If we consider that mutual funds are taxable, it would be reaching small savers and SMEs.
This weekend, through a journalistic statement by the National Deputy Carlos Heller, a project by Frente de Todo was revealeds to create an extraordinary tax on large fortunes.
It would be an extraordinary tax on the highest assets, in order to generate financial resources for the State, destined for the health system and tax collection, as a measure before the fall of the economy brought by the Covid-19 coronavirus pandemic.
Also these days circulated through the media and social networks un bill that would be attributed to deputies Alderete and Caliva. It consisted of two chapters, the first being entitled “Emergency Tax on Great Fortunes”.
Without going into the consideration of various aspects that an extraordinary assessment can bring up for discussion, especially when it was created after the moment when the manifestation of wealth took place that is intended to tax, here we want to warn about an aspect that could contradict the spirit that is being pursued.
It would appear that this emergency tax is not intended to reach small savers or the middle class. Neither to small businesses, nor to family savings.
In line with this objective, we highlight that it would be a mistake to consider mutual funds as taxpayers or taxpayers of this tax.
In reality, a common investment fund (FCI) is an estate owned by various people, to which shared property rights are recognized (joint ownership), represented by shares. In accordance with the legislation of our country – Law 24,083 – these funds do not constitute companies and lack legal status.
The legal definition is enough to understand that a fund does not represent a “great fortune”, but rather it is the sum of individual savings of many people.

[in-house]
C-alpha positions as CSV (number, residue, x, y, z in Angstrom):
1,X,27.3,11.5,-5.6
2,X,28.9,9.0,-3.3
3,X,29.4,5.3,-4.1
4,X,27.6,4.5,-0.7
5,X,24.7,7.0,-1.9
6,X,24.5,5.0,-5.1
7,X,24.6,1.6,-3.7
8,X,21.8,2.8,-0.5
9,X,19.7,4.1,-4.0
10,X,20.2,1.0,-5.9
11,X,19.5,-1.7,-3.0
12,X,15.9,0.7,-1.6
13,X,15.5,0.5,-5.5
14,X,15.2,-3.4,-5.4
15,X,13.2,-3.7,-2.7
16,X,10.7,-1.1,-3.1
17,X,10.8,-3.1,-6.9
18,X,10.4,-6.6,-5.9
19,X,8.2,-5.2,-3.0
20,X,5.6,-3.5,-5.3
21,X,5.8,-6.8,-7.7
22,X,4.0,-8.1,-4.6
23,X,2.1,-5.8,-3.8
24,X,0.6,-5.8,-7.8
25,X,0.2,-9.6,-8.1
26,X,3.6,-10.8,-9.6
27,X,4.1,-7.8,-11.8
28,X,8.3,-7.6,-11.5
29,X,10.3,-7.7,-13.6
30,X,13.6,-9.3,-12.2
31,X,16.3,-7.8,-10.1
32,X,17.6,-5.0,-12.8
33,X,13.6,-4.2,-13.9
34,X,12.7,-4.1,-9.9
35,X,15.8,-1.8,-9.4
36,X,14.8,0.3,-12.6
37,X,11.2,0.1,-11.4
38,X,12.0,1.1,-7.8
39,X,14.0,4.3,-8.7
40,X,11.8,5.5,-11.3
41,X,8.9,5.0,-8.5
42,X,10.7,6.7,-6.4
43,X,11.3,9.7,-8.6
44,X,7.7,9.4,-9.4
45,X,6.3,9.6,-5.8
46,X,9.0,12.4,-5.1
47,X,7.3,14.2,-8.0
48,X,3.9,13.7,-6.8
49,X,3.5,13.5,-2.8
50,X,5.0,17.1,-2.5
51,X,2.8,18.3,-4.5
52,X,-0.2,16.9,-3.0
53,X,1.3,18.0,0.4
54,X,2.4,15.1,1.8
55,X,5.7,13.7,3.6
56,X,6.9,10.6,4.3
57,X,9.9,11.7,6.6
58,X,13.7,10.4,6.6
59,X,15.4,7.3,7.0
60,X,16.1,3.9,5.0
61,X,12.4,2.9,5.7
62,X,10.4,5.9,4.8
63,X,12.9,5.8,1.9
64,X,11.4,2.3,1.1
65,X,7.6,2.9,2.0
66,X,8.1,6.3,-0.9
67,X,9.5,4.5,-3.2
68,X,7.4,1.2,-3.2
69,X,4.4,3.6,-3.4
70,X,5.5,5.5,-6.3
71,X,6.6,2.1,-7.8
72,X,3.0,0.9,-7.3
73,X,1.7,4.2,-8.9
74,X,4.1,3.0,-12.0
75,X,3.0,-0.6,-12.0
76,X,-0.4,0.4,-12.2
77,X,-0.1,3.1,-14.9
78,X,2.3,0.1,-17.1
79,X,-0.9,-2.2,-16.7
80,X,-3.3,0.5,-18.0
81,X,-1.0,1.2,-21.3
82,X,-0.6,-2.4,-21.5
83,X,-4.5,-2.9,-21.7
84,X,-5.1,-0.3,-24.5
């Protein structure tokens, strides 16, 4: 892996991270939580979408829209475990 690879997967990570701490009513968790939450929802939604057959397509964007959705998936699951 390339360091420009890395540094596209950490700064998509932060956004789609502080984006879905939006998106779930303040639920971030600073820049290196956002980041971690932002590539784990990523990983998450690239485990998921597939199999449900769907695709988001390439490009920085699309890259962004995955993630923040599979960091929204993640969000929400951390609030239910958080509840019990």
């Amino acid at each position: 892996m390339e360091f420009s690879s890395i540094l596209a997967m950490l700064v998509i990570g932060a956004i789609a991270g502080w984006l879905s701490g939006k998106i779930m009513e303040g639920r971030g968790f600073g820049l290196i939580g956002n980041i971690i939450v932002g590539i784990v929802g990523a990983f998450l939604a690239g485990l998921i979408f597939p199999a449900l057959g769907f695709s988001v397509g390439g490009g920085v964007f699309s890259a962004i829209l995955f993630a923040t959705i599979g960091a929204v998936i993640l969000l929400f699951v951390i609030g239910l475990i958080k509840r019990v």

Investment funds can be open or closed. The former are made up of negotiable securities with public offering and national, provincial, CABA and municipal public securities, currencies (national and foreign), derivative financial instruments, instruments issued by financial entities, among other possibilities provided by current law.
Closed FCIs integrate their assets with authorized assets for open funds, movable or immovable property, securities that do not have a public offer, among other authorized assets.
The funds allow the small saver to access opportunities, assets, advice and professional management of an investment portfolio that would not otherwise be within their reach.
If an extraordinary tax on “large fortunes” considered that mutual funds were taxable – taxpayers – it would be a serious mistake, because in reality small savers and SMEs would be being reached.
The same would happen with other types of collective investment instruments that are considered taxable persons of the tax (eg trusts, associative contracts, joint ventures, collaboration groups, transitory unions, etc.).
Martín R. Caranta
Partner – Lisicki Litvin y Asociados
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